October 2020 Student of the Month – Ellie Smith
I have recently completed an MSc Evolution and Ecology by Research at the University of Lincoln, working alongside the Lincolnshire Wildlife Trust, and over the last two years I have had the pleasure of studying Britain’s smallest (and in my opinion, the cutest!) rodent – the harvest mouse Micromys minutus.
Weighing up to only 6 g – even less than a 2 pence piece, the harvest mouse can be identified by its distinctive russet orange fur and contrasting white underside. It is the only mammal in Britain to have a prehensile tail, which it uses to climb between tall grasses and reeds (Trout and Harris, 2008). Due to its small size and elusive nature, the species has long been under-surveyed leading to discrepancies in accurate population estimates, but in recent decades it is believed that it has become progressively scarcer. The harvest mouse is incredibly susceptible to a range of threats, including habitat destruction and degradation – primarily as a result of agricultural intensification – and extreme weather events such as floods and prolonged frosts (Perrow and Jowitt, 1995), which are becoming increasingly frequent as climate change progresses.
Consequently, harvest mice have been identified as a Priority Species by the UK Biodiversity Action Plan (UK BAP, 2007) and a Species of Principle Importance in England and Wales (Natural Environment and Rural Communities (NERC) Act 2006, s.41-42). The current population estimate of harvest mice in Britain is 566,000 (95% CI = 288,000-934,000; Matthews et al., 2018), but data regarding population density and distribution are incredibly limited and so the reliability of this estimate is low. The need for more surveying has therefore been highlighted, to gain a better understanding of their current status and in turn a better idea of how best to protect them.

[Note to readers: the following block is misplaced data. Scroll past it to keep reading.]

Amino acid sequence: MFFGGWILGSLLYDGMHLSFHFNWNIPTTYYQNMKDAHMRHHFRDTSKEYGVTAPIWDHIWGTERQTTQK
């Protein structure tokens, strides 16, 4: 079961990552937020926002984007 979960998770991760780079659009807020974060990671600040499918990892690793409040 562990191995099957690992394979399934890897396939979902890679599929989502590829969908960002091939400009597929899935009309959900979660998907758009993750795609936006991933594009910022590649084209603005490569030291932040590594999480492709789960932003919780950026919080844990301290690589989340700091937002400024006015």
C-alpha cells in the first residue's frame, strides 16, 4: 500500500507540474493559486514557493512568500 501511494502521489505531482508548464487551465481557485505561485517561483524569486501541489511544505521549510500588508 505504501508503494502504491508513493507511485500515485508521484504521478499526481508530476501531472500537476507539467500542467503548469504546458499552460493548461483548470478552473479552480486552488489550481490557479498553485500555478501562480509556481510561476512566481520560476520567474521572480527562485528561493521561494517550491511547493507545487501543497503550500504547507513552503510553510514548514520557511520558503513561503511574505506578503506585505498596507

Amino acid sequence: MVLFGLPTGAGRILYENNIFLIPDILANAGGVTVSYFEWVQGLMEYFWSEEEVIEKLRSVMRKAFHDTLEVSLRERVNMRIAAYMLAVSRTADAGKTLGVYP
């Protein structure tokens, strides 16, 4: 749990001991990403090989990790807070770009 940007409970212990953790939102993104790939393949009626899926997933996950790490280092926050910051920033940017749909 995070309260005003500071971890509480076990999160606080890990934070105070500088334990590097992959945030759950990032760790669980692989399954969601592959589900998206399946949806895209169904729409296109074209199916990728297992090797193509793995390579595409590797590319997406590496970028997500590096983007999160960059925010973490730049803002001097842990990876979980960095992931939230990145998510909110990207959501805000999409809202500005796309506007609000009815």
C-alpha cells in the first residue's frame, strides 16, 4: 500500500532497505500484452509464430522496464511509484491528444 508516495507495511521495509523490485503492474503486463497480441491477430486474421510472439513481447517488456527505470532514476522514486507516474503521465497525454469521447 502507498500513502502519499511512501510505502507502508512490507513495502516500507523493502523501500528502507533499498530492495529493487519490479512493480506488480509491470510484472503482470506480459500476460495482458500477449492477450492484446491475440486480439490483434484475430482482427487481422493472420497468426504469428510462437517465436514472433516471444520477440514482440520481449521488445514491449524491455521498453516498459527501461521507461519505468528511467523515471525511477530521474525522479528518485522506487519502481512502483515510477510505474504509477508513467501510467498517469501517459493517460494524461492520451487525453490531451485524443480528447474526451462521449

My research aimed to improve current knowledge on the status of harvest mice, both locally in Lincolnshire and nationally, using a range of techniques.
First, I wanted to assess the current distribution of harvest mice around Lincolnshire through direct surveying. Despite being the second largest county in England and home to ideal harvest mouse habitats such as grasslands and fens, just 143 harvest mouse records were documented throughout the entire county in the last 40 years. Using a combination of owl pellet dissection and Longworth trapping, I established their current distribution across the county, which I then compared with previous record locations using QGIS. Although records were relatively infrequent (they certainly lived up to their elusive nature!), presence appeared to have largely persisted across the county, which was really promising.
I also wanted to see what influenced their distribution, so I analysed their presence in relation to both the presence of other small mammal species and various environmental landscape features. Only field vole Microtus agrestis abundance was found to effect harvest mouse presence, having a significant negative relationship, which may indicate competition for food sources or differences in habitat requirements. Regarding environmental factors, increased area of uncultivated land (which included grasslands, marshes and fens) significantly increased harvest mouse presence. Increased surrounding hedgerow length negatively influenced harvest mouse presence whereas increased surrounding road length had a surprisingly positive effect, perhaps indicating the importance of grassy road verges as a harvest mouse habitat.